florist

Flowers and Their Roots

History of Flowers

In this article, we will be learning about the origins of flowers and their presence in human history. We’ll explore the records of human interaction with these exquisite blooms. These reach all the way back from the Paleolithic era to modern times.

The next section of this article talks about flowers as art subjects in ancient history. We also examine the influence they had as muses for artists of all kinds.

Last, we’ll look into a list of the most popular flowers and discover the stories behind their names!

Interested in a formal course? Want to get certified as an expert on all things floral? We encourage you to look into establishments that offer programs in floristry, such as:

  • American Institute of Floral Designers (www.aifd.org).
  • Society of American Florists (www.safnow.org).
  • American Floral Endowment (www.endowment.org).

Flowers through Human History.

How far back are flowers recorded in human history? Have they always been diverse? How diverse? How did humans discover and use them in early history?

These are only a few of the things people often ask about flowers. Here is a list of answers to some of the most pressing queries about flowers as recorded in history!

Have flowers always existed? Since when?

Yes, they have. Archaeologists have dug deep to find out when flowers first emerged. Using modern-day technology over time, they found flower fossils. With these, they assessed that flowers have been around since the prehistoric period. Their earliest estimate is around the Paleolithic age, about 93 million years ago.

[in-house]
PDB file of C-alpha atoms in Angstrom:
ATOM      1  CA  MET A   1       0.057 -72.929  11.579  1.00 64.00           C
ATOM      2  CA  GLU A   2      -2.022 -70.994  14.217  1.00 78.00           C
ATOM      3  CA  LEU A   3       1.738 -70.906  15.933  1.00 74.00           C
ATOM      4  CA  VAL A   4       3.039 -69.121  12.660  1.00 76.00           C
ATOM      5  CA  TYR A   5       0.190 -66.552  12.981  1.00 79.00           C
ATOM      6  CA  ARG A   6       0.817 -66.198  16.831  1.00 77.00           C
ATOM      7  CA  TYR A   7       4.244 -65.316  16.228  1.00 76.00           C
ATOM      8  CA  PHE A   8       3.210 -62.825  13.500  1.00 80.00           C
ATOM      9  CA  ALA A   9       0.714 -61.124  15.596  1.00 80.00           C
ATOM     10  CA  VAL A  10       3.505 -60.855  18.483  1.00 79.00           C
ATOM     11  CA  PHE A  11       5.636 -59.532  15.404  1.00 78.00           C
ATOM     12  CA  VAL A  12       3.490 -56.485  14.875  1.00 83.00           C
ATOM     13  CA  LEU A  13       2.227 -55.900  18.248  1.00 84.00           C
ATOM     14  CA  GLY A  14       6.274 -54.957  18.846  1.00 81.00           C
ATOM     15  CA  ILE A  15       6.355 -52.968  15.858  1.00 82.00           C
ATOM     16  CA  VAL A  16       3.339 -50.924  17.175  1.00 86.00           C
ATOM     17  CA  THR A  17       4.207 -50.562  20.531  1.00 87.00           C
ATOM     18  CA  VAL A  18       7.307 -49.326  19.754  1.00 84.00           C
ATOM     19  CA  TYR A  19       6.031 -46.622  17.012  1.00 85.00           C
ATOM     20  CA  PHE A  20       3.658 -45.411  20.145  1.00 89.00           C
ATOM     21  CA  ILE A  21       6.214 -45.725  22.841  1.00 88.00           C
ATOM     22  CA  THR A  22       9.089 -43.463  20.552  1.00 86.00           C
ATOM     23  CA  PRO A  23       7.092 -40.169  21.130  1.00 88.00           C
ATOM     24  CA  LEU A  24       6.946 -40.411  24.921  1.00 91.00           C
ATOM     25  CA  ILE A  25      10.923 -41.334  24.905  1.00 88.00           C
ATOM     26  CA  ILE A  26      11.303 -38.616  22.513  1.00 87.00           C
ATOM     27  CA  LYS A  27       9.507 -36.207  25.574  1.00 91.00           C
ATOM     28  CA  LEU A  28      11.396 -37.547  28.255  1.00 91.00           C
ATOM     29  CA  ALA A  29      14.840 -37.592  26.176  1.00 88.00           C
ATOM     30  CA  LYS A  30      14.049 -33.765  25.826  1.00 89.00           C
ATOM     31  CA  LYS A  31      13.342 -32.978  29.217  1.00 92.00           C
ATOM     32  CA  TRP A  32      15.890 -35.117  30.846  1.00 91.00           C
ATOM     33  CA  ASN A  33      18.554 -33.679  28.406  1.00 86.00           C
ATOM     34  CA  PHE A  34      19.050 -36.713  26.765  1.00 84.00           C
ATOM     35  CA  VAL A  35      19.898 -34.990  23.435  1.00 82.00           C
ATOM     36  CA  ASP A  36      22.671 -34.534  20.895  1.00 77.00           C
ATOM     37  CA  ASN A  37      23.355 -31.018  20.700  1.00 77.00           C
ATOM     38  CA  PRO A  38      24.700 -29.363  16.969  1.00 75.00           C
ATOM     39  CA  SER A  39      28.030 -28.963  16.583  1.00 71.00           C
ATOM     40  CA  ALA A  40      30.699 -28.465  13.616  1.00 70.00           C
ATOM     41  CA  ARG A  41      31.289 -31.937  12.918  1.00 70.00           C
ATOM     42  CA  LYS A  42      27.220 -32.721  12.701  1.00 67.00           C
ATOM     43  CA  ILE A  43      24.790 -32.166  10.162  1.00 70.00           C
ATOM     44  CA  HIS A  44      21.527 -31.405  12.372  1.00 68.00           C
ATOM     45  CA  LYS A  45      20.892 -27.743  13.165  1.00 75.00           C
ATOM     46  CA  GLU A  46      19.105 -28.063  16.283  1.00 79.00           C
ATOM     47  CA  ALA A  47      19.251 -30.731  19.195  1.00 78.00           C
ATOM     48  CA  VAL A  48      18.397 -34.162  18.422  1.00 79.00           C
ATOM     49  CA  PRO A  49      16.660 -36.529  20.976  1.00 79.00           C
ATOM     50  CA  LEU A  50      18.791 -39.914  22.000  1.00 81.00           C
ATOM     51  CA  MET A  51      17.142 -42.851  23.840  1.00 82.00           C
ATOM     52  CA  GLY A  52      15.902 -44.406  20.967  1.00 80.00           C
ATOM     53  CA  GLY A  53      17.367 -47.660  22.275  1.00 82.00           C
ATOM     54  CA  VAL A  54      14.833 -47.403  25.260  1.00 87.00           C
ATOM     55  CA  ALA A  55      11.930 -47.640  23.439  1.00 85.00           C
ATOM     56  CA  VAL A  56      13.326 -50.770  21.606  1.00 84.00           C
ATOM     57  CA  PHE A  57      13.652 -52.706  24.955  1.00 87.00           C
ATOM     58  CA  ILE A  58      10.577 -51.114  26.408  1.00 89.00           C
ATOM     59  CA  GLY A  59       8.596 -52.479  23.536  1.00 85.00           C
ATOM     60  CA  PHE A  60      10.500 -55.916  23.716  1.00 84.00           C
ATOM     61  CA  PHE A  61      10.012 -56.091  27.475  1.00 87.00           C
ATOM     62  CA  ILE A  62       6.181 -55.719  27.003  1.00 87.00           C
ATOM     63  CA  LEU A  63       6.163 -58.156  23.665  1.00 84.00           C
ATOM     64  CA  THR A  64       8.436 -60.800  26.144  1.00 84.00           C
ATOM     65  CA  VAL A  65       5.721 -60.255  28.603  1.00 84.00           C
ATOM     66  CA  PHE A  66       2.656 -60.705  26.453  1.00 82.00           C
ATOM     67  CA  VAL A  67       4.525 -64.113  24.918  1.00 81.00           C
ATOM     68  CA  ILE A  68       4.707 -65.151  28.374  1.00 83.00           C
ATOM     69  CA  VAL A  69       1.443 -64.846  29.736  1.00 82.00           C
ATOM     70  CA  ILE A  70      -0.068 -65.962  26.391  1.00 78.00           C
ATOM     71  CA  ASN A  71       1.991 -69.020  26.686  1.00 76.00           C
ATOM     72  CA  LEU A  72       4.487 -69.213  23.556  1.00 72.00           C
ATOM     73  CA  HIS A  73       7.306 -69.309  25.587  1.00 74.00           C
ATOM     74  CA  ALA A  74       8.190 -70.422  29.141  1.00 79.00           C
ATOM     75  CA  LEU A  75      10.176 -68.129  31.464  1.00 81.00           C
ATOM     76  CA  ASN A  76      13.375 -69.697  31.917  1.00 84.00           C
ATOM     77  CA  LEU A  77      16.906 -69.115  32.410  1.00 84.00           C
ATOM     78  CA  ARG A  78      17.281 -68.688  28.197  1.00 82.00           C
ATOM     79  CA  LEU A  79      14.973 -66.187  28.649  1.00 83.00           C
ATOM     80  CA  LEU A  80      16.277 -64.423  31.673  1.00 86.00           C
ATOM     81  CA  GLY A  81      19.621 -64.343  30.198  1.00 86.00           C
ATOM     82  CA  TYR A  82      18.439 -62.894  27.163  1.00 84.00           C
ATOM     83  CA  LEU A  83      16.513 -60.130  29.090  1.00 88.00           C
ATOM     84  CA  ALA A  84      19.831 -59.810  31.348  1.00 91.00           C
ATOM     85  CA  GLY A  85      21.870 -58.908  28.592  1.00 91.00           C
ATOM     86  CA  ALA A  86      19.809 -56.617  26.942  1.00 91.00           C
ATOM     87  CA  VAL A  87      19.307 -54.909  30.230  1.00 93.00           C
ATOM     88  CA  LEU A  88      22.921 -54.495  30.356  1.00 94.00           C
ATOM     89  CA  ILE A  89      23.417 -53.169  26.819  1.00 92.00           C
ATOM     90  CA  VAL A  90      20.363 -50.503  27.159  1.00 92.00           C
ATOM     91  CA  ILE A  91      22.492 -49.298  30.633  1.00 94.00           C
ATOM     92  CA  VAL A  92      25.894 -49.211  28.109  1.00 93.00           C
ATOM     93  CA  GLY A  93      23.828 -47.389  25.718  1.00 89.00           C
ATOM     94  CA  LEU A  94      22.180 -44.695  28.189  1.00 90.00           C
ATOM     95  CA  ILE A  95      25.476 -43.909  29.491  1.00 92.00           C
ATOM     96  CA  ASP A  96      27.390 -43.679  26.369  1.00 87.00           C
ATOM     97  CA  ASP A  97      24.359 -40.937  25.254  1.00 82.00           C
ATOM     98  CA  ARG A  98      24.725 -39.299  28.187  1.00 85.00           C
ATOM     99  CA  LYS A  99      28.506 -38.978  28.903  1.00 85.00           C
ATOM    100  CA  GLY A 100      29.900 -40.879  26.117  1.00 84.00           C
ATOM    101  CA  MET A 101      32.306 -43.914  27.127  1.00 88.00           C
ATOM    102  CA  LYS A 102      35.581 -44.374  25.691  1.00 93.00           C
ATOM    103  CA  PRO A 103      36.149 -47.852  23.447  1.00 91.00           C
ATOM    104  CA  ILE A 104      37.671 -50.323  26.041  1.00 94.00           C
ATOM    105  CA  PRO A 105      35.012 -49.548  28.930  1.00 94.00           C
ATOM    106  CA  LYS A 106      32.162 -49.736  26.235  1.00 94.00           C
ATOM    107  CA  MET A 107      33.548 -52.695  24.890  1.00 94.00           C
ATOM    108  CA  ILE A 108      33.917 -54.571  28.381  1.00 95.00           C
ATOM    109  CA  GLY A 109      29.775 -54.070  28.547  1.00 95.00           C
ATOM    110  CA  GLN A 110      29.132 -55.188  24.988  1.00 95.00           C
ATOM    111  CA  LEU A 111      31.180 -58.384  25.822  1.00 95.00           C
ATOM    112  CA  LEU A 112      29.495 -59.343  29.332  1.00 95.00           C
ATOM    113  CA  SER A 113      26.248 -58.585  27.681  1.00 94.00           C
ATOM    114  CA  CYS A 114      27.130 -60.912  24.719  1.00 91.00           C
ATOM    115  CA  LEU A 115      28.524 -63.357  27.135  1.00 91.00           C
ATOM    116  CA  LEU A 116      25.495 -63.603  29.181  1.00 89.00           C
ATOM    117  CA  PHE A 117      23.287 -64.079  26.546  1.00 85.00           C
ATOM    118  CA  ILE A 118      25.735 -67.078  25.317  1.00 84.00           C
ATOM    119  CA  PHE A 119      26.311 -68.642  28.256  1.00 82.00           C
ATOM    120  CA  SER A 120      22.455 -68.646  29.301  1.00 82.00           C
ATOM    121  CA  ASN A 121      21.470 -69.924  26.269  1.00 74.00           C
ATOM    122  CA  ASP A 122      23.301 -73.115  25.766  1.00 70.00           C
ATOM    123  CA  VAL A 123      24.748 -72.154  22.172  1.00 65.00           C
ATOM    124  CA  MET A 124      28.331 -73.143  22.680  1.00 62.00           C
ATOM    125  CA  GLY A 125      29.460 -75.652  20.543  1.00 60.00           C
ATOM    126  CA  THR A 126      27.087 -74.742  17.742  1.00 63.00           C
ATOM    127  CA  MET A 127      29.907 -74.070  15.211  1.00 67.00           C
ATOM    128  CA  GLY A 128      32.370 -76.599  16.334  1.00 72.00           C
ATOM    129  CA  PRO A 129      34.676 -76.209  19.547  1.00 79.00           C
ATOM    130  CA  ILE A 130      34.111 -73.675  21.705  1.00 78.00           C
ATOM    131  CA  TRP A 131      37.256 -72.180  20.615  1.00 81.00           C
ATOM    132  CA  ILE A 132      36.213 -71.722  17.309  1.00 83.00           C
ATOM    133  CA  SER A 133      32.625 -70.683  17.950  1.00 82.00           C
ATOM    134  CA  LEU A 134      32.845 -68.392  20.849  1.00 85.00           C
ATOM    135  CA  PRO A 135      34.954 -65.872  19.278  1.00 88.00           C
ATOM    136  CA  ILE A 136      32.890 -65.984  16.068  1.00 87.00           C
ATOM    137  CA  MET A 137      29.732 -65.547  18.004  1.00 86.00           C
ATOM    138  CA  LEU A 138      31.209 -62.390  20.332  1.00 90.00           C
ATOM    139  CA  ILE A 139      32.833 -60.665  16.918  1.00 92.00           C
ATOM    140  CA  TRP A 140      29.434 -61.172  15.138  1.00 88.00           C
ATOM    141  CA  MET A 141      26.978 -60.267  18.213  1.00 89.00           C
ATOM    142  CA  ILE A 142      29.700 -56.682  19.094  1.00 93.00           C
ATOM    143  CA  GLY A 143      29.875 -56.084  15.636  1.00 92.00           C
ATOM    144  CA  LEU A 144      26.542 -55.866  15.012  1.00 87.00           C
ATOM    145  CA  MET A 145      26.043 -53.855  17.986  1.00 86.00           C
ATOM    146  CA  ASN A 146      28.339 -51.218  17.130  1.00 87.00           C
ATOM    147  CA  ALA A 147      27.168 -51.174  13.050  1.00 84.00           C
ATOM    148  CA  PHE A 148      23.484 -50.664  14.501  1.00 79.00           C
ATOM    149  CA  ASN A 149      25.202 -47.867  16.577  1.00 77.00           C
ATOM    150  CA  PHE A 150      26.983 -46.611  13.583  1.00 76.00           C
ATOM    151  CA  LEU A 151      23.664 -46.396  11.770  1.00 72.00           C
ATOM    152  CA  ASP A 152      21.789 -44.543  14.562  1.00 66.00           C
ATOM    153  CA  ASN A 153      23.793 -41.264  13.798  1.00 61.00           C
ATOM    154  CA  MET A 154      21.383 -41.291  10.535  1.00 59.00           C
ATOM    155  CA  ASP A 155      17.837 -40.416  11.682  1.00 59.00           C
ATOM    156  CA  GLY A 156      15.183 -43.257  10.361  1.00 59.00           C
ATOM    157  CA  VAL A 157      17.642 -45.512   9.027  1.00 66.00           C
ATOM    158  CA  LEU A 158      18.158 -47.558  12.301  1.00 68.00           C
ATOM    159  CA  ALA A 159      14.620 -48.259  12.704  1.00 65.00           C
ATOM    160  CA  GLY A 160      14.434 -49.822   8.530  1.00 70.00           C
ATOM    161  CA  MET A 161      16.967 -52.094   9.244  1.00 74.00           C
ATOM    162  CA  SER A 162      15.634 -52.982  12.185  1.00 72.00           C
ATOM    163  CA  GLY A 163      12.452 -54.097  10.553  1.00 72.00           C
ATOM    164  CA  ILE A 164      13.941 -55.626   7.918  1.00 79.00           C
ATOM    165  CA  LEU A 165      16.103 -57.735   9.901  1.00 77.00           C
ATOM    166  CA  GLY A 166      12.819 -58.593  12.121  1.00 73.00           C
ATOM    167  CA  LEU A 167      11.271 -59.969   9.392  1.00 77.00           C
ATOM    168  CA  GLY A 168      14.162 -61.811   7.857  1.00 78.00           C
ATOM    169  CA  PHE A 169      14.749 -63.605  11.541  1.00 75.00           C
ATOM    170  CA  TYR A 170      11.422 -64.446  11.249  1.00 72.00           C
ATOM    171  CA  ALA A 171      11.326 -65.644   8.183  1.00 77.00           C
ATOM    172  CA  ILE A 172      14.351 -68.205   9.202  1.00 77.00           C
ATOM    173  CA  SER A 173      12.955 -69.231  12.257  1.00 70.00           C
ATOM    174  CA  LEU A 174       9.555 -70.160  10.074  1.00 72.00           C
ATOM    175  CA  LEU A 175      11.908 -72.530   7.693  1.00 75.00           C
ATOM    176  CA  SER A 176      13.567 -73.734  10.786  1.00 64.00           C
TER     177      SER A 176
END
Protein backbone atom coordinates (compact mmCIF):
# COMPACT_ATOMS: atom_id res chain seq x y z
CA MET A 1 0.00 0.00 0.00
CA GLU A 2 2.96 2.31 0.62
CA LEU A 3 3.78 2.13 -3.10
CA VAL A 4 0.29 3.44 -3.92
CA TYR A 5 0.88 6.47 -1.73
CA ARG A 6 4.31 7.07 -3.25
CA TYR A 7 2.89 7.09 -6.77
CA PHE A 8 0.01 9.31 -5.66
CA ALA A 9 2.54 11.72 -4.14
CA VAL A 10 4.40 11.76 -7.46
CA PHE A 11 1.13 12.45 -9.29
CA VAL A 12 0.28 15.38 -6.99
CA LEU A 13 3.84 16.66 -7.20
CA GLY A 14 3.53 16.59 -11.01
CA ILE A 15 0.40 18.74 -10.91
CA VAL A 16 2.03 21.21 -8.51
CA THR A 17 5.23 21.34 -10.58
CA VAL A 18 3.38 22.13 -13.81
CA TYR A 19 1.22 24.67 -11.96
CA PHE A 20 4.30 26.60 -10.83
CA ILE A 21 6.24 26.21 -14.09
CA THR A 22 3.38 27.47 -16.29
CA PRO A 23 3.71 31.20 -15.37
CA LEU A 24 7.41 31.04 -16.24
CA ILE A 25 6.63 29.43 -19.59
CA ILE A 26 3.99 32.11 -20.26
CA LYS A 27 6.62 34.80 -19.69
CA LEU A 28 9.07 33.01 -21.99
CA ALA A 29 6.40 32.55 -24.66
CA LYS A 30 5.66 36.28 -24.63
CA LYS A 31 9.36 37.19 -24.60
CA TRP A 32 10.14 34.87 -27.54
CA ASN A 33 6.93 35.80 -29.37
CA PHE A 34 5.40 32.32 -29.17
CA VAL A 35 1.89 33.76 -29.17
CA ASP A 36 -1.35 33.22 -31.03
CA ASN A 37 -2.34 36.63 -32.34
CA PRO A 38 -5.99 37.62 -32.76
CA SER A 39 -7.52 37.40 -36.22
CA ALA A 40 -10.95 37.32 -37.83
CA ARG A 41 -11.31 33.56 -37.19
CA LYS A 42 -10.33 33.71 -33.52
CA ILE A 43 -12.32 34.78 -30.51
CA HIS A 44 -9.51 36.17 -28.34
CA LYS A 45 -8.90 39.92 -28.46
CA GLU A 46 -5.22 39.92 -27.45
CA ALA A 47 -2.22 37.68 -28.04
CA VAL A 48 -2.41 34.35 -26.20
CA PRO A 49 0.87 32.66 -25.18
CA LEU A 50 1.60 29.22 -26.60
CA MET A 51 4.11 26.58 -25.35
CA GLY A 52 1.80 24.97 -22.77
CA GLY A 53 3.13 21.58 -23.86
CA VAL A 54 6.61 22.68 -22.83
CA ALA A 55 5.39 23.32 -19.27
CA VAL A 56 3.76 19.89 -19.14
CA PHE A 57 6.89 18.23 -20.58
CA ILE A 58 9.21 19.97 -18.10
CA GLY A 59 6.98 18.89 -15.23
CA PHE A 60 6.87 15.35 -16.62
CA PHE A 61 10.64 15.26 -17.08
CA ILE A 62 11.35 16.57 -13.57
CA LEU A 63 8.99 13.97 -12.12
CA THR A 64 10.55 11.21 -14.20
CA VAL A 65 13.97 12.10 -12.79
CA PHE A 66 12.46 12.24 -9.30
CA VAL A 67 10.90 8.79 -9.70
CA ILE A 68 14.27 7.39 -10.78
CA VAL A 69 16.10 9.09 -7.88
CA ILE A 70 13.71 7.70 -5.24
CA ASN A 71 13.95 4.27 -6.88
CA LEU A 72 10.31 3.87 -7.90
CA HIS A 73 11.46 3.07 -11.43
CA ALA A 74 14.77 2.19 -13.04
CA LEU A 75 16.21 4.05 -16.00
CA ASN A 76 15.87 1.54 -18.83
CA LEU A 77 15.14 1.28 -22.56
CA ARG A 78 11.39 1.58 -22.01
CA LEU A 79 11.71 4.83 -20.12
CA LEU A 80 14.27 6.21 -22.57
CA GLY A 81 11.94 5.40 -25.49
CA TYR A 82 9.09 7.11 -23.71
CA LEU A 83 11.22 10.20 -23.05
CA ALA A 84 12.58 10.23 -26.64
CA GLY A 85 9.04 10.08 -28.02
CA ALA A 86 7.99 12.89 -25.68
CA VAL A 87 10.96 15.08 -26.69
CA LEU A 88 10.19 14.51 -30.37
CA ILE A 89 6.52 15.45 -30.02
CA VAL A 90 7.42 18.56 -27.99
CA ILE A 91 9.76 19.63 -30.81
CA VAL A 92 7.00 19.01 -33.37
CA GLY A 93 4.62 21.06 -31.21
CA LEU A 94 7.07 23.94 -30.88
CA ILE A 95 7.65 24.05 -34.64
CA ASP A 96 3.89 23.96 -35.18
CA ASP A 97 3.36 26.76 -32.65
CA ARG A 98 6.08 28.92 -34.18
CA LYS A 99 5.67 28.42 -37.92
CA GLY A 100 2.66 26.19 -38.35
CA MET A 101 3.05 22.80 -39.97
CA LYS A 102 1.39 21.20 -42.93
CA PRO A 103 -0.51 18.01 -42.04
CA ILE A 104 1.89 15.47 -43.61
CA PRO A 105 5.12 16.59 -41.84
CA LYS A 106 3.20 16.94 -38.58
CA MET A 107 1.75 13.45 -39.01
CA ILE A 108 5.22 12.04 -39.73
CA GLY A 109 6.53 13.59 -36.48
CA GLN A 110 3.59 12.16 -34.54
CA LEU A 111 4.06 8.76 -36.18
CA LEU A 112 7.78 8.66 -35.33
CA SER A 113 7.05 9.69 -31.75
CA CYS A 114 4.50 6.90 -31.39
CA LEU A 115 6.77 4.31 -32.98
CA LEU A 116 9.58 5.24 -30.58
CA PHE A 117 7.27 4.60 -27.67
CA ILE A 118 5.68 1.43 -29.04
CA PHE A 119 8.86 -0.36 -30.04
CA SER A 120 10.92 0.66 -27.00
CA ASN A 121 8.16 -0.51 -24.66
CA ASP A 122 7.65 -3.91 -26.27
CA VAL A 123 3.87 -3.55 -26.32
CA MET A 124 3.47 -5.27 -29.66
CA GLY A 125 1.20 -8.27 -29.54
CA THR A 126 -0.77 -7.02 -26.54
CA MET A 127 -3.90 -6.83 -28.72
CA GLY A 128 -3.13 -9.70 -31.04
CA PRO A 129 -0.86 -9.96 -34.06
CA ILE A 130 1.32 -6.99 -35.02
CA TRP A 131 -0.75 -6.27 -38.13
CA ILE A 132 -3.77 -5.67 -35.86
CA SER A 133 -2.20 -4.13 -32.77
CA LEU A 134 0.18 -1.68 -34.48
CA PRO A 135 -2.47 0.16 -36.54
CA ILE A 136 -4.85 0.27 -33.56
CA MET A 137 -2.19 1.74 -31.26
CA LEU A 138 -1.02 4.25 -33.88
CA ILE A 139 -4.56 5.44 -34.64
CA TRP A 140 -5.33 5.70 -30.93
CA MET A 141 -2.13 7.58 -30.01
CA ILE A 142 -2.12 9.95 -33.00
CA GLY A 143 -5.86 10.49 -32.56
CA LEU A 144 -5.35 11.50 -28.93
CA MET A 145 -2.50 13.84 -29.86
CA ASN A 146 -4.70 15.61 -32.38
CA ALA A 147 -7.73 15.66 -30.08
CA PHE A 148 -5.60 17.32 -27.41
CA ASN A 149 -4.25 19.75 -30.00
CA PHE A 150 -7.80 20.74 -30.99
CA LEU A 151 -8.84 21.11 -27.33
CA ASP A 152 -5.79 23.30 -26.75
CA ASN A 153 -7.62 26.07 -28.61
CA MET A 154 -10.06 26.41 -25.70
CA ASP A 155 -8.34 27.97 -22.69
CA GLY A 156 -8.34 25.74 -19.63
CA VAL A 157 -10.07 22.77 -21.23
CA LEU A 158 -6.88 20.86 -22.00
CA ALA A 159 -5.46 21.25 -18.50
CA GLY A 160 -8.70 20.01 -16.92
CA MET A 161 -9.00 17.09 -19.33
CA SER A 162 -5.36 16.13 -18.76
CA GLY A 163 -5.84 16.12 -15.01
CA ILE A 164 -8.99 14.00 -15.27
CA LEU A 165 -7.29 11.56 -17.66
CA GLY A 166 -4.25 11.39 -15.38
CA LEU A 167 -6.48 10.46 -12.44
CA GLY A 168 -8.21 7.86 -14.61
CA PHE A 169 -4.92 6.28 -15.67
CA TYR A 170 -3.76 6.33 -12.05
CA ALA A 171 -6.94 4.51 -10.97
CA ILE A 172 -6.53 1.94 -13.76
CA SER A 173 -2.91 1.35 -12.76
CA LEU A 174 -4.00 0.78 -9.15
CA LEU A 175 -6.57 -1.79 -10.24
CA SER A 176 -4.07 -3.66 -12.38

Were flowers always as diverse as they are now? Or did that develop over time with human interference?

Today, there are around 270,000 species of flowers! This number continues to grow with time and scientific progress.

As for the evolution of their diversity, records only go back to about 150 years. History shows only 125,000 species already existed.

Are there flowers that have been here since ancient history?

Plants like magnolias and herbs date back to 120 million years old. This time allowed them to grow into their forms today.

Experts presume that flowering plants have been around for around 146 million years.

How did humans identify them? Did they make use of them in their everyday lives and regimen?

There is no specified record of how humans discovered flowers and plants. But there’s proof on the purpose of flowers in the daily life of humans in early history!

For instance, placing flowers on graves has been a ritual long before modern times.

Various forms of art have also used florals both as main subjects and backdrop details. From music, literature, and sculpture, people have used flowers to express themselves. Now we see how blooms have always brightened lives and made occasions more wonderful.

We’ll discover more on flowers in art below, so keep reading!

 

Flowers as Art Subjects in Ancient History.

From Ancient Egypt to contemporary pop art, flowers have inspired masterpieces all through history. Notable works with flowers range from clay pots to still-life paintings. Its depiction has been vital in producing several art forms and mediums.